There is no way to come to conclusions quickly. Designing a long-term plan follows the same path as building a home. Plan the size, shape, number of rooms, cost, and so on before breaking ground. Many of us rush to pick out wallpaper before we've determined the size and shape of the room and locations of doors and windows. Instead of following a plan, many people patch together a poorly designed house, frequently changing directions in the middle of the project.

The next step is to set your goals. You begin with a simple list of your needs and dreams, and through the planning process (Figure 1.1.) they are prioritized, revised, and refined. The most common goals are buying a (first/ larger/ nicer/ more expensive) home, children's education, and retirement. Many other goals are listed in Table 1.1. Generally goals fall into two categories: accumulation goals and income replacement goals. With an accumulation goal you are aiming to have a certain amount of money by a given date. College funding is one example. An income replacement goal is a need to generate a stream of cash flow starting at some point and continuing into the future, such as for retirement. Retirement funding is often the most challenging goal, because retirement can be so far in the future, and it involves such a large amount of savings.

Once you have a tentative list of goals, you and your spouse should prioritize them. For example: Is it more important to retire at a younger age or move into a larger home? Should you purchase a larger home or a vacation home? Should you leave more investments in your names for retirement, or gift them to the children?

The next step is to assess your current financial status. Create a portrait of your family's finances from a business perspective. Three different types of assessments must be performed: a balance statement, a cash flow statement, and future projections. A balance statement is a summary of (1) your assets, such as investments, pension plans, your home, and other possessions; and (2) your debts or liabilities, such as mortgage, education loans, and car loans. Your net worth is the difference between your assets and your liabilities (Table 1.2). The cash flow statement is an itemized list of annual income, expenditures, and savings (Table 1.3).

If your net worth is negative, it means that either you are early in your earnings phase or your household is operating like the federal government—borrowing money to make ends meet. The cash flow statement will tell you which of these applies. Are you saving money, repaying loans, and accumulating investments, or is your debt growing?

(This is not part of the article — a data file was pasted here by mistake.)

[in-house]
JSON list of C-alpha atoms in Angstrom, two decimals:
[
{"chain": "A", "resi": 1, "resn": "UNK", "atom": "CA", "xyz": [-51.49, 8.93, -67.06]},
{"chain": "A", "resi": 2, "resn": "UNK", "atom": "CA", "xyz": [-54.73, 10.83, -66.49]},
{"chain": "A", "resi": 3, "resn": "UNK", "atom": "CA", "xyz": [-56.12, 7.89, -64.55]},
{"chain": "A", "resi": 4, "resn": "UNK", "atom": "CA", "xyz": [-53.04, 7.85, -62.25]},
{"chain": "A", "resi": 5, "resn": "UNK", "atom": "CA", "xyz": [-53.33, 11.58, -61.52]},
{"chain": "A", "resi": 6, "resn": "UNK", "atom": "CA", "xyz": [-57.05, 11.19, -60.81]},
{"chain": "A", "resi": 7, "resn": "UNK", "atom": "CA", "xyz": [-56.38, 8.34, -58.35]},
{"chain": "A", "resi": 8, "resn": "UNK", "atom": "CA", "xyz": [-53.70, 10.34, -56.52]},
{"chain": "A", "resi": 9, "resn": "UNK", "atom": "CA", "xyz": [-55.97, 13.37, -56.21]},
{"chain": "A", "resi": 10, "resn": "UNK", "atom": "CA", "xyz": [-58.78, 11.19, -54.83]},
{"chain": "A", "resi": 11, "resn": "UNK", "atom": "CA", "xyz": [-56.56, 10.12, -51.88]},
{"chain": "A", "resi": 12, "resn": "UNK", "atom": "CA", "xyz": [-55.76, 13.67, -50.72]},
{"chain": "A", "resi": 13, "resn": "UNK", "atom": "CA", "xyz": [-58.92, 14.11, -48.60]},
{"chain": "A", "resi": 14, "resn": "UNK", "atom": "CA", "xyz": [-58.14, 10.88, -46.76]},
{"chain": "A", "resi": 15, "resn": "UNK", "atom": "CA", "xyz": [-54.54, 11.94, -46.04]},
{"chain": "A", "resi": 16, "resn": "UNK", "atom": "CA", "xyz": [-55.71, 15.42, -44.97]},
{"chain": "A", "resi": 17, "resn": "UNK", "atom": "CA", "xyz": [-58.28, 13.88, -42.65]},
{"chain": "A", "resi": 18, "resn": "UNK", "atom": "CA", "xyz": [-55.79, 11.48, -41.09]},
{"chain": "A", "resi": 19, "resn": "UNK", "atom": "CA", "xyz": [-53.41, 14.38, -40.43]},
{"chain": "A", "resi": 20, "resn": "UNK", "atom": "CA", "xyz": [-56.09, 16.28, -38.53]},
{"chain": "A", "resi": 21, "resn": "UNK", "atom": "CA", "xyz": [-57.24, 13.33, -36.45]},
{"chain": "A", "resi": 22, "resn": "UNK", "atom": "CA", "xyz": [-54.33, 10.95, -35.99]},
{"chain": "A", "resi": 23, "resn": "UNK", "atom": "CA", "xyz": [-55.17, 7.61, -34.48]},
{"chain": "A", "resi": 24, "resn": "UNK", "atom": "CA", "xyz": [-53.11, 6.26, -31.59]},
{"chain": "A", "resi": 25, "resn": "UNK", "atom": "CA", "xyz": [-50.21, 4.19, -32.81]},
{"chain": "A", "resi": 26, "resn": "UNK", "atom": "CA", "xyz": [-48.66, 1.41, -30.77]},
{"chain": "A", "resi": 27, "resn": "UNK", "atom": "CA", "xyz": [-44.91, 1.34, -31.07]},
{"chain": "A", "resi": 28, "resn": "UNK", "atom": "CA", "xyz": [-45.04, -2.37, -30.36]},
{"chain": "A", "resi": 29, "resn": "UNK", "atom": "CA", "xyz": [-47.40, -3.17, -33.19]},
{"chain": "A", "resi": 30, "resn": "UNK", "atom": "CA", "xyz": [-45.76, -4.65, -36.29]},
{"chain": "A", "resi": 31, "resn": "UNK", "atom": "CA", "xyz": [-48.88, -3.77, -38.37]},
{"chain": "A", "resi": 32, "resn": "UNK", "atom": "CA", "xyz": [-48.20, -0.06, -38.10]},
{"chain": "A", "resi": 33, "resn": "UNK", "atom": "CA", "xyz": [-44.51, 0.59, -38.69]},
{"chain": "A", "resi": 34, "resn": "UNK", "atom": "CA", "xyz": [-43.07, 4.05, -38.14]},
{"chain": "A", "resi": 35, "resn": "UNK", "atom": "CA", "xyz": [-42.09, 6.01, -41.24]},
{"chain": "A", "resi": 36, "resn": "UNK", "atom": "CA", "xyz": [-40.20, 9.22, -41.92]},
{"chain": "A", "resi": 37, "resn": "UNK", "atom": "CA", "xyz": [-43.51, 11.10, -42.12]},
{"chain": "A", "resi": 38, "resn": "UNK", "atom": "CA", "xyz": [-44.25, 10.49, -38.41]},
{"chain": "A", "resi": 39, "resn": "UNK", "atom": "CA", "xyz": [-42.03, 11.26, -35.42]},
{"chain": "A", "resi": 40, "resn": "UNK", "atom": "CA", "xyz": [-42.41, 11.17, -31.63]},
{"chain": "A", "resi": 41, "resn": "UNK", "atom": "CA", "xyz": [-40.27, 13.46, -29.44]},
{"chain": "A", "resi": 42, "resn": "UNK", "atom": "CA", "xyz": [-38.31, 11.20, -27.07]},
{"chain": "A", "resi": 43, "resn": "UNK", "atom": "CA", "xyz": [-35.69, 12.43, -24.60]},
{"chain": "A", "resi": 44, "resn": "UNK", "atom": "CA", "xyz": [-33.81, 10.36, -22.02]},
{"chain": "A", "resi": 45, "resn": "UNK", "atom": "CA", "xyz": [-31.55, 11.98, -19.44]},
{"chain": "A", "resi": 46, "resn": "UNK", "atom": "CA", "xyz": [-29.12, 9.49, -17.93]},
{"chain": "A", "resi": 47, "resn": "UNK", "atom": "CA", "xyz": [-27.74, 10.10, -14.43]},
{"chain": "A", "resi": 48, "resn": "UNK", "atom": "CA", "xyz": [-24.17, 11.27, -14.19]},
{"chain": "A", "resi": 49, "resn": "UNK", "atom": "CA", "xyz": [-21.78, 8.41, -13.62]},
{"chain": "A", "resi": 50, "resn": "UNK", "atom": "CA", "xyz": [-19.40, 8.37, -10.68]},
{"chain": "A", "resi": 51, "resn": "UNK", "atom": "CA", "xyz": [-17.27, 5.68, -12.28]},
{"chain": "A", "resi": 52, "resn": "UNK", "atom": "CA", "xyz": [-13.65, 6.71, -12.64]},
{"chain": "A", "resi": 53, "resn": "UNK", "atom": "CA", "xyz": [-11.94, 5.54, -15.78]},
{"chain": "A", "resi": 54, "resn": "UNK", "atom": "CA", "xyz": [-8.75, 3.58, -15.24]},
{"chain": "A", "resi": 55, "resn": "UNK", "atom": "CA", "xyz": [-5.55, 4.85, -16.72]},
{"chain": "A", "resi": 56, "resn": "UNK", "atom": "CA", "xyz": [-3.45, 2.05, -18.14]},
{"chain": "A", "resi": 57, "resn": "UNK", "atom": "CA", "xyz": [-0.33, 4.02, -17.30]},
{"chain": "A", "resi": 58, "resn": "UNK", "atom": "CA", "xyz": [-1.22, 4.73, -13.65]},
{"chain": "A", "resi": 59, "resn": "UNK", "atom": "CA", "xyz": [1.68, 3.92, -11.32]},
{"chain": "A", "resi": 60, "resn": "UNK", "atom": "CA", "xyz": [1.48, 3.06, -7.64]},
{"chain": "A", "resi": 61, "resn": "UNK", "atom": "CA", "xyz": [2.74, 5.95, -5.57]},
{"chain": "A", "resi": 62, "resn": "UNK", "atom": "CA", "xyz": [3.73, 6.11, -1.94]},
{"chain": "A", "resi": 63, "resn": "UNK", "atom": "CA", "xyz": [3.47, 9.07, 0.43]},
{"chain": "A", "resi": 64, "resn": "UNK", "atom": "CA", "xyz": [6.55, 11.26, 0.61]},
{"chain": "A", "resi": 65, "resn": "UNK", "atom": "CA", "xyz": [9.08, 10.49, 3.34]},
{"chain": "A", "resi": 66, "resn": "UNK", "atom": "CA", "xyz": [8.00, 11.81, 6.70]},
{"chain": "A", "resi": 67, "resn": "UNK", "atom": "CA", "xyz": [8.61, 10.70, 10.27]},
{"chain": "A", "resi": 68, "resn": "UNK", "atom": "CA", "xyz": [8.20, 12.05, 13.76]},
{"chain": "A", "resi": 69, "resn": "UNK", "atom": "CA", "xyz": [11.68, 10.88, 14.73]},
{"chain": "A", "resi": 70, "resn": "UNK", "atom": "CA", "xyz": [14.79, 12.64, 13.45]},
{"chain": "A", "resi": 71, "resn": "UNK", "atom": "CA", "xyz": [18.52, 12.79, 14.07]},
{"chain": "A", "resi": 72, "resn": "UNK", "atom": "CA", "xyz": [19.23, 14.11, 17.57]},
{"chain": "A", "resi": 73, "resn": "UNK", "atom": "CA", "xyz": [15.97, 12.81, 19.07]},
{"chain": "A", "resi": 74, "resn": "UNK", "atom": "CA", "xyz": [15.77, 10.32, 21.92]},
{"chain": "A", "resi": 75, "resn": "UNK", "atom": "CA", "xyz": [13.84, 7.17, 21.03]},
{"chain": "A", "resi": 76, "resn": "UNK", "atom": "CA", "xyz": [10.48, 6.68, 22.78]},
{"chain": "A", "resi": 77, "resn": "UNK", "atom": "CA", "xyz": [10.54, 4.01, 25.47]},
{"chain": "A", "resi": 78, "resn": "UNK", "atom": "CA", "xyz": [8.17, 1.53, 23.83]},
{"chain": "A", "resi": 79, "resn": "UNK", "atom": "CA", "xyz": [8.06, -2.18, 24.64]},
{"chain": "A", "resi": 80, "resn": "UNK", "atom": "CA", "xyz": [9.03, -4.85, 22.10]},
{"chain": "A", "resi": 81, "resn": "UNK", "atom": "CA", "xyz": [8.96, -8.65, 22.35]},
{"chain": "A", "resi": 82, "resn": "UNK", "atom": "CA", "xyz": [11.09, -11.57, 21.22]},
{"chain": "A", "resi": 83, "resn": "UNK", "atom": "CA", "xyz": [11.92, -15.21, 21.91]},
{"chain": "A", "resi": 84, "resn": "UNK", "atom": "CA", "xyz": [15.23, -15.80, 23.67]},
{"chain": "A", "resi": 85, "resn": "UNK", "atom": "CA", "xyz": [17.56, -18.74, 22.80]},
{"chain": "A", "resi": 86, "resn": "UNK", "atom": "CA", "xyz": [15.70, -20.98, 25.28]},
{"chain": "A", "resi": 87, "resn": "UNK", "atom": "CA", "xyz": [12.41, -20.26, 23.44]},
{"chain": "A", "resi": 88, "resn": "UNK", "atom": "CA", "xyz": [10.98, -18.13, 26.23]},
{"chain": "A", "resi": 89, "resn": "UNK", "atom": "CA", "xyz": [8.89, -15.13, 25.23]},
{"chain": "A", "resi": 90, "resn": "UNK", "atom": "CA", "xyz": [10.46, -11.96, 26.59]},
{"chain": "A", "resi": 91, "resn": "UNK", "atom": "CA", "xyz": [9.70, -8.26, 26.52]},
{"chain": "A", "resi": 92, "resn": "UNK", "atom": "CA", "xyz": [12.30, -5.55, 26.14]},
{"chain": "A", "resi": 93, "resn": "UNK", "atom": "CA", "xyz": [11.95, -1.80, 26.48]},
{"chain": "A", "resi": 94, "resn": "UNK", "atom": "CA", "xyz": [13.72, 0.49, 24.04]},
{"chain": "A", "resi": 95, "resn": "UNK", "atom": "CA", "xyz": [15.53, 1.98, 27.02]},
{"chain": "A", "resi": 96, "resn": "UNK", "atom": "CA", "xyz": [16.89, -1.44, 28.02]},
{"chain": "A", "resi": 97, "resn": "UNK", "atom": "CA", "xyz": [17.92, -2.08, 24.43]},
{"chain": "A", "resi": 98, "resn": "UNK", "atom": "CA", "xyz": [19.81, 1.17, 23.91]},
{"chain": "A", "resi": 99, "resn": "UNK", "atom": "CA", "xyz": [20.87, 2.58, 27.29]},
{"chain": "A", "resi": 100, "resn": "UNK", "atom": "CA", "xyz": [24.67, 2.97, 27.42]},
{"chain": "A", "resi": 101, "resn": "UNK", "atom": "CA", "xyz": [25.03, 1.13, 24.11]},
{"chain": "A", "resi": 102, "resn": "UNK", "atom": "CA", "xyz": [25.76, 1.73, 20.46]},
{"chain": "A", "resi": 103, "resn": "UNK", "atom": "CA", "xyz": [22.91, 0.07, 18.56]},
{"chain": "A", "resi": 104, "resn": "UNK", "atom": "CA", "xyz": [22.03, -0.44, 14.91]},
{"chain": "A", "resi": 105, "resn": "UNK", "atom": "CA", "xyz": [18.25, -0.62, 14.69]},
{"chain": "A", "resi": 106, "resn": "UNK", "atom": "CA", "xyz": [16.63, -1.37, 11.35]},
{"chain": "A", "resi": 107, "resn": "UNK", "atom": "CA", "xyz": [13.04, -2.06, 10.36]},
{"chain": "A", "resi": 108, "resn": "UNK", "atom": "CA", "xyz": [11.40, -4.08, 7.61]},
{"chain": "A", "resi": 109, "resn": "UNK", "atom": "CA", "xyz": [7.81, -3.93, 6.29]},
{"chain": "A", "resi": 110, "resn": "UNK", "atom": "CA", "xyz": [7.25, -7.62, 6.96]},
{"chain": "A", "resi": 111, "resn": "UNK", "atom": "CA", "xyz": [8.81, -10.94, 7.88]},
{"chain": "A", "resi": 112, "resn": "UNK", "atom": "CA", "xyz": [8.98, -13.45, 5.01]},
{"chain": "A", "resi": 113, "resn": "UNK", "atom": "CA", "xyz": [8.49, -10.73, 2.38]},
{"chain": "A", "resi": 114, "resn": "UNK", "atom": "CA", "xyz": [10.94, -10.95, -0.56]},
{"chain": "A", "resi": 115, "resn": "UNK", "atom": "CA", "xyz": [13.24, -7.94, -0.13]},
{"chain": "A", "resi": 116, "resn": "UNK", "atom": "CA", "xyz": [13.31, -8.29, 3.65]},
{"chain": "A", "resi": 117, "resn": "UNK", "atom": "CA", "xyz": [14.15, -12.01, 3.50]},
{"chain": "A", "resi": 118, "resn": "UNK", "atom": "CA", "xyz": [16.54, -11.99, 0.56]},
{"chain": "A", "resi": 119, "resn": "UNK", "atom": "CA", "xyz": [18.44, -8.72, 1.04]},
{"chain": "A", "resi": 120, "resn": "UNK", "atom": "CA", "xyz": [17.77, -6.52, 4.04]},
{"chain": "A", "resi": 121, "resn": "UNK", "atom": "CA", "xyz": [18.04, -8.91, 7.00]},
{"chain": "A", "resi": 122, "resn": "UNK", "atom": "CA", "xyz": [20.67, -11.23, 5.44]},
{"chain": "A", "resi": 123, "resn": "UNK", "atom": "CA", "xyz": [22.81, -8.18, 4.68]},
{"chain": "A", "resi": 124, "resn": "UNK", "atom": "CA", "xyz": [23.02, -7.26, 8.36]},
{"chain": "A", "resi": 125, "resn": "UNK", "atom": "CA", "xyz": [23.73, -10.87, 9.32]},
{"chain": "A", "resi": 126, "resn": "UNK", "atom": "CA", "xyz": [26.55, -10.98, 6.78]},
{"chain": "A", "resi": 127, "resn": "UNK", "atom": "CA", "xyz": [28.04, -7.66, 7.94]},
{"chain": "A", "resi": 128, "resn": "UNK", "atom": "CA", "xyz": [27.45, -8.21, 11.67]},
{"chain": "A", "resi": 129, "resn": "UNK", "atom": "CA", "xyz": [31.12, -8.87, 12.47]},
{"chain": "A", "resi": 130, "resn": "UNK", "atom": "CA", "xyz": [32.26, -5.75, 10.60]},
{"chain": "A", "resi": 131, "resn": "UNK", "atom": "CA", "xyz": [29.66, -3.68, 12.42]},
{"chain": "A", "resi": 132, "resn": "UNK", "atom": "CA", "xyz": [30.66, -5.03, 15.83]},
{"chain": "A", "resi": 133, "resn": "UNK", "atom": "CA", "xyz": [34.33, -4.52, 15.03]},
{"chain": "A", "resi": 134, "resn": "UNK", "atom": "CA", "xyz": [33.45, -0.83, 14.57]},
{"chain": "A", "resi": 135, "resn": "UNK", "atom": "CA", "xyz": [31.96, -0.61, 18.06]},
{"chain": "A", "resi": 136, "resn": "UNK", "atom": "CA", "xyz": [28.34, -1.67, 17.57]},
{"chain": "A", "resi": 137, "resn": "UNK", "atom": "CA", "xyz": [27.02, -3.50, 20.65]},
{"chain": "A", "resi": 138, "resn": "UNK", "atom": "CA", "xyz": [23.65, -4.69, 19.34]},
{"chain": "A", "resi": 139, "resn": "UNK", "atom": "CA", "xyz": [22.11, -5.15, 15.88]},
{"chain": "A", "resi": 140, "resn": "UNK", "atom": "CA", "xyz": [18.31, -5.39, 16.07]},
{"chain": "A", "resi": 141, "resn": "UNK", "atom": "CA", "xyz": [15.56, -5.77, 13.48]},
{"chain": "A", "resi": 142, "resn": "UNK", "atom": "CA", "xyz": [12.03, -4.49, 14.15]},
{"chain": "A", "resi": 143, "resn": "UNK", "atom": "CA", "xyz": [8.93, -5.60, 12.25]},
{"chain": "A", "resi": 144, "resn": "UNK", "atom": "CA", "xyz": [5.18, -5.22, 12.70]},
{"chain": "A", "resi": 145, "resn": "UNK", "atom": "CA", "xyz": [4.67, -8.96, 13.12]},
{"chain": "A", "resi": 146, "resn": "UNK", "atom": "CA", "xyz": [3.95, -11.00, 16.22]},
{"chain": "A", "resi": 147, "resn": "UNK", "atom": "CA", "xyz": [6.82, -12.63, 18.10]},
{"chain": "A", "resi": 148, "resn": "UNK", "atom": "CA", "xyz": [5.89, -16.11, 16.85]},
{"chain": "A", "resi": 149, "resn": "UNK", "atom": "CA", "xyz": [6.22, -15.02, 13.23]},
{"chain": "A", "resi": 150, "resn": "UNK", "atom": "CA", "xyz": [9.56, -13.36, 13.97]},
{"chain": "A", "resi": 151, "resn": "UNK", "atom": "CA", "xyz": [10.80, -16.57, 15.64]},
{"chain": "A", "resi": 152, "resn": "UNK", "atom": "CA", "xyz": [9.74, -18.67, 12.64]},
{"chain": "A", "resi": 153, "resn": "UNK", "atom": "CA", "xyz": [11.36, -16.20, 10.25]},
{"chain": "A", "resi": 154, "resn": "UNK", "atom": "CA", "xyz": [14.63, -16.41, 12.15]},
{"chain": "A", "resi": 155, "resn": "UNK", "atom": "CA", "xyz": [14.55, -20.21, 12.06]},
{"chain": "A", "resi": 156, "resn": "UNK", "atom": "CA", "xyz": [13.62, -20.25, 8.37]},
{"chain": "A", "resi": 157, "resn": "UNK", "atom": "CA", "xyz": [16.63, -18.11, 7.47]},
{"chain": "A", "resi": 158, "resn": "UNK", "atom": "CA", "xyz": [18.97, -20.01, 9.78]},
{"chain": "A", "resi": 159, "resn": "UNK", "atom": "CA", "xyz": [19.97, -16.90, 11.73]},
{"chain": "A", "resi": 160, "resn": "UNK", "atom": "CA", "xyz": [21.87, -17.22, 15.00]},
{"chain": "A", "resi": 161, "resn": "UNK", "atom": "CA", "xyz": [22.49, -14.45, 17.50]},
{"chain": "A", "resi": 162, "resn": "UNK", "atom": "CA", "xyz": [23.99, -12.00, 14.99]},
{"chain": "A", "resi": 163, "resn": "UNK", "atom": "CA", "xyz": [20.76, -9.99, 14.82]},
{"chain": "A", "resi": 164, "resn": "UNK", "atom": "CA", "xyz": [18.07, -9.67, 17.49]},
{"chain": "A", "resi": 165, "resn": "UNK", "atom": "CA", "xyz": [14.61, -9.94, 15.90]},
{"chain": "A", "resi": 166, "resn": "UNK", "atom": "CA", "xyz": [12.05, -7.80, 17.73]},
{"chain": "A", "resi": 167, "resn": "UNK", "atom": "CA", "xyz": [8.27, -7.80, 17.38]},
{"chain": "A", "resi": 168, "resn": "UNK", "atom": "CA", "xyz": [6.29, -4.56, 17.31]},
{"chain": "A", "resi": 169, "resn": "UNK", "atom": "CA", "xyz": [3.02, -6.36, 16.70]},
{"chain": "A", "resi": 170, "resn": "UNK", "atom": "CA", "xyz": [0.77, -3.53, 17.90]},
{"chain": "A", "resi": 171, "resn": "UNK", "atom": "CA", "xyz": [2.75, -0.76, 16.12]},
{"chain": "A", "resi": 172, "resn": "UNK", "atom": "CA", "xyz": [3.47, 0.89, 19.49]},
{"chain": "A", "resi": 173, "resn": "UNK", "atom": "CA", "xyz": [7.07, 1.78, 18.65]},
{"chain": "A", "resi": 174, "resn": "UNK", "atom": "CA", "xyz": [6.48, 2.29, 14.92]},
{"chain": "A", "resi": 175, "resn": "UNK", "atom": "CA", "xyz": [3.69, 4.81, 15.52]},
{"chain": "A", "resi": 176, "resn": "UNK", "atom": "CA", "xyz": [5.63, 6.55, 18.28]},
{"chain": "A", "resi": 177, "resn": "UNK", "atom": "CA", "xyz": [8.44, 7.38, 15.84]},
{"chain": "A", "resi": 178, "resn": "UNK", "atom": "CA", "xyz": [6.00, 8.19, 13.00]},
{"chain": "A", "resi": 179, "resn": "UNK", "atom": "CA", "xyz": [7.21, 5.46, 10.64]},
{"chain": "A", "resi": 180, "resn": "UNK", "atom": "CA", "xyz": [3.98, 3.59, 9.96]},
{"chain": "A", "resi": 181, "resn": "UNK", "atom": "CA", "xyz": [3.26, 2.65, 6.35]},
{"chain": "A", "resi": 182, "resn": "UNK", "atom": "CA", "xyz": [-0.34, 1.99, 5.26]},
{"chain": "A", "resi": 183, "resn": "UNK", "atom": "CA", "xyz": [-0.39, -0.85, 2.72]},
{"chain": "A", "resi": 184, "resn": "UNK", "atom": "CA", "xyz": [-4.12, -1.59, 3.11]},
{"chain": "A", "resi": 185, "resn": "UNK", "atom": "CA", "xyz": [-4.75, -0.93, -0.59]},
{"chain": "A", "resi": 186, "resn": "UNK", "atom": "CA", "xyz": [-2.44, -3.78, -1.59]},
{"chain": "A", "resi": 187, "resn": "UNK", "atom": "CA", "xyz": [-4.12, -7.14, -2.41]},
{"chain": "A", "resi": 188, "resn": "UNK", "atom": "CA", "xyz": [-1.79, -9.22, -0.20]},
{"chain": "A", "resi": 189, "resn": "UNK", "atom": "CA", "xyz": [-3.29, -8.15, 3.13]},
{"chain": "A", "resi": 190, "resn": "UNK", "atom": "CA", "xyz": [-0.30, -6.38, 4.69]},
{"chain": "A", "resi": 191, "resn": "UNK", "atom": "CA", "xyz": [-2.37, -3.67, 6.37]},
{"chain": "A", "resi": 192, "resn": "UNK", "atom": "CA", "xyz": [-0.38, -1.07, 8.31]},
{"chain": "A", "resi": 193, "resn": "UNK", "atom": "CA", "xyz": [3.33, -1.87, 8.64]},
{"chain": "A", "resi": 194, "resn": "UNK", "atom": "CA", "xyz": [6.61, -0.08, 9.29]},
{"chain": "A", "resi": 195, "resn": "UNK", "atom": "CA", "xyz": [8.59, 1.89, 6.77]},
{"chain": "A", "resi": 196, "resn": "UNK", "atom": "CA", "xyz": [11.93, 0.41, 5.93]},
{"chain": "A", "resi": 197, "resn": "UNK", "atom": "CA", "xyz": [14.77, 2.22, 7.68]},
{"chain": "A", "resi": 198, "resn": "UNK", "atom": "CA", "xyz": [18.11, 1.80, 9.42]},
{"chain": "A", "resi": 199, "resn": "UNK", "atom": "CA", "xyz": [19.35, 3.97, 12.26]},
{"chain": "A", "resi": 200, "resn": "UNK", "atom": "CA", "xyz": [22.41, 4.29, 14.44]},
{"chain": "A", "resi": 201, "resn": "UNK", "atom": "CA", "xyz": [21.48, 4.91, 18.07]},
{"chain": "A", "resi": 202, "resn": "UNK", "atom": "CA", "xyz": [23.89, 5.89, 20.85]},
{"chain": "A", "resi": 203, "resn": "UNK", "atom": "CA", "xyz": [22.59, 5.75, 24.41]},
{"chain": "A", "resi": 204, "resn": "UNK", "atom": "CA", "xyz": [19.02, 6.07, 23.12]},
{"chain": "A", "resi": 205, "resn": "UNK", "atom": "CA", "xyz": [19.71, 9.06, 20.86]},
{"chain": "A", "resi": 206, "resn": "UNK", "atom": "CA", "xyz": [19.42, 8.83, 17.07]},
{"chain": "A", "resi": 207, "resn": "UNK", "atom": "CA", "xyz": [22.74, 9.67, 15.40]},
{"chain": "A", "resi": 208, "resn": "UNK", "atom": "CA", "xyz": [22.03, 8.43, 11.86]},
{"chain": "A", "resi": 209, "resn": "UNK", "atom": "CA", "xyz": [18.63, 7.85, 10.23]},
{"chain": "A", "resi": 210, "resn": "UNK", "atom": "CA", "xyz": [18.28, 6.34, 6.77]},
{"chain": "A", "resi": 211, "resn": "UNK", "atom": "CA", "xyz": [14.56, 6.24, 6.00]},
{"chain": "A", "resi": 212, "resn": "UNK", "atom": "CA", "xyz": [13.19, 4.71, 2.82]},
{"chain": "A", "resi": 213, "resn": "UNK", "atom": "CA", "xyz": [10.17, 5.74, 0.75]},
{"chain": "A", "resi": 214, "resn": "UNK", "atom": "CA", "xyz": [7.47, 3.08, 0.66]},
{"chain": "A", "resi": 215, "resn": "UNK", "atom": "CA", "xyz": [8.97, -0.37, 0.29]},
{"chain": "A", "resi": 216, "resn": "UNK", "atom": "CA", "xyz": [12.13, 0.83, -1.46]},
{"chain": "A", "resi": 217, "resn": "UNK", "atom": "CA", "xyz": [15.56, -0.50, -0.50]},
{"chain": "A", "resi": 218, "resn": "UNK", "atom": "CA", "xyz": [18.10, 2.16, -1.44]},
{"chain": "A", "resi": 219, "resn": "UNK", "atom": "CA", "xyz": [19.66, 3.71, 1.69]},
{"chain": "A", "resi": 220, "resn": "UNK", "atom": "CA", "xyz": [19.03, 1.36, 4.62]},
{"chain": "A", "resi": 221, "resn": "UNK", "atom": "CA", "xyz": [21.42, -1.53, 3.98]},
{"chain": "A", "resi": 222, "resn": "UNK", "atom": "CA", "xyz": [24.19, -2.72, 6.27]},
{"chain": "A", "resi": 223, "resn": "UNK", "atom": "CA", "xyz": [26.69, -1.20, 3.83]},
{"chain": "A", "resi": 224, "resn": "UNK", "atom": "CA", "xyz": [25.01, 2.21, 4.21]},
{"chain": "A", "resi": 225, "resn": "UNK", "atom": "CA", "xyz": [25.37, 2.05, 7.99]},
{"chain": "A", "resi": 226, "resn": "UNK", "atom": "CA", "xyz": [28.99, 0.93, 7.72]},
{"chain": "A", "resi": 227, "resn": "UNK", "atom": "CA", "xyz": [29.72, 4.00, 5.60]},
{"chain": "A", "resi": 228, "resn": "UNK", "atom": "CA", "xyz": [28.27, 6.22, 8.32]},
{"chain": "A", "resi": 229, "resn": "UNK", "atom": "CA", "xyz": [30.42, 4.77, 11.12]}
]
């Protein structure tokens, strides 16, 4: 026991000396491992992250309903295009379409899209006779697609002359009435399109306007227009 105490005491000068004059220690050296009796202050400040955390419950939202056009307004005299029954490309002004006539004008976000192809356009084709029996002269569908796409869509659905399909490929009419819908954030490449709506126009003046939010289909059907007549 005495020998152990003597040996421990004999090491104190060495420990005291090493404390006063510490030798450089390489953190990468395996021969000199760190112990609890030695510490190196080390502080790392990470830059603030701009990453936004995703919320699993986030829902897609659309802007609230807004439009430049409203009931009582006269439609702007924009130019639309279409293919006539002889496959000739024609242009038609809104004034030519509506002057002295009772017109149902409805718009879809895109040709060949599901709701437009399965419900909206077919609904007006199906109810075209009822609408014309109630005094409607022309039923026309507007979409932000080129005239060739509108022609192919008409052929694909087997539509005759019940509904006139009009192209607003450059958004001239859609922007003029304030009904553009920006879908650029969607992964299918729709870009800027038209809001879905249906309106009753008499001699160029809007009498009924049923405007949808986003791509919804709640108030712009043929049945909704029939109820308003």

Together these two statements will give you a good idea of how you have used your resources. Even if you are making progress, most likely you are saving and accumulating less wealth than you might have expected.

Information from these two statements is then used to make projections, and determine whether you are likely to meet your goals, given your present course. A financial planner (person or software) can calculate the funds required for each of your goals, and whether you can expect to accumulate those funds, based on your current assets and savings rate.

Making these projections entails assumptions about several important variables:

  • Your future income, spending, and savings rate
  • Rates of inflation (for consumer products in general, for real estate, for college expenses, etc.)
  • Rate of return on your investments
  • Your life span( s)
  • Tax rates

Which numbers you choose for each of these have a significant effect on the results of the projections. Here's one example: Your child will enter college in 15 years, and current total annual private college expenses are $30,000. If you predict the rate of inflation of college expenses will be 6%, you will need $314,500. But if you predict that expenses will rise at only 4% per year, you need to save only $230,000. Let's say that you have $25,000 saved now. If you invest this amount, what will it be worth in 15 years? If you assume a return of 11%, it should amount to $119,500 when your child enters college. If you assume a return of 8% you would expect to have $79,000.

Therefore, even if you hire someone to do this analysis for you, it is important to review the assumptions to make sure that they are realistic. Some reasonable assumptions will be discussed in later chapters. Generally it is better to be a little conservative on your assumptions, to make it more likely that you will achieve your goals. We recommend using a general inflation rate of 4%, a life expectancy of 95 years, and current tax rates. Investment returns depend on your asset mix, which, in turn, will vary with the time span and your risk tolerance. Try to err a little on the conservative side in estimating your future income as well.

Using these assumptions, you then determine how much cash you would need to save each year to meet each of your goals. From this, you add up the total savings required each year, and determine whether you can achieve it. Are you currently saving enough, or can you increase income or cut back spending enough to accumulate the savings? If not, you must revise one or more goals.

Once you have decided on a set of goals that you think you can achieve, you must devise a strategy. How much money will you put away each month? Into what accounts and investments will those funds go? What is the asset allocation (mix of investment assets) for each goal?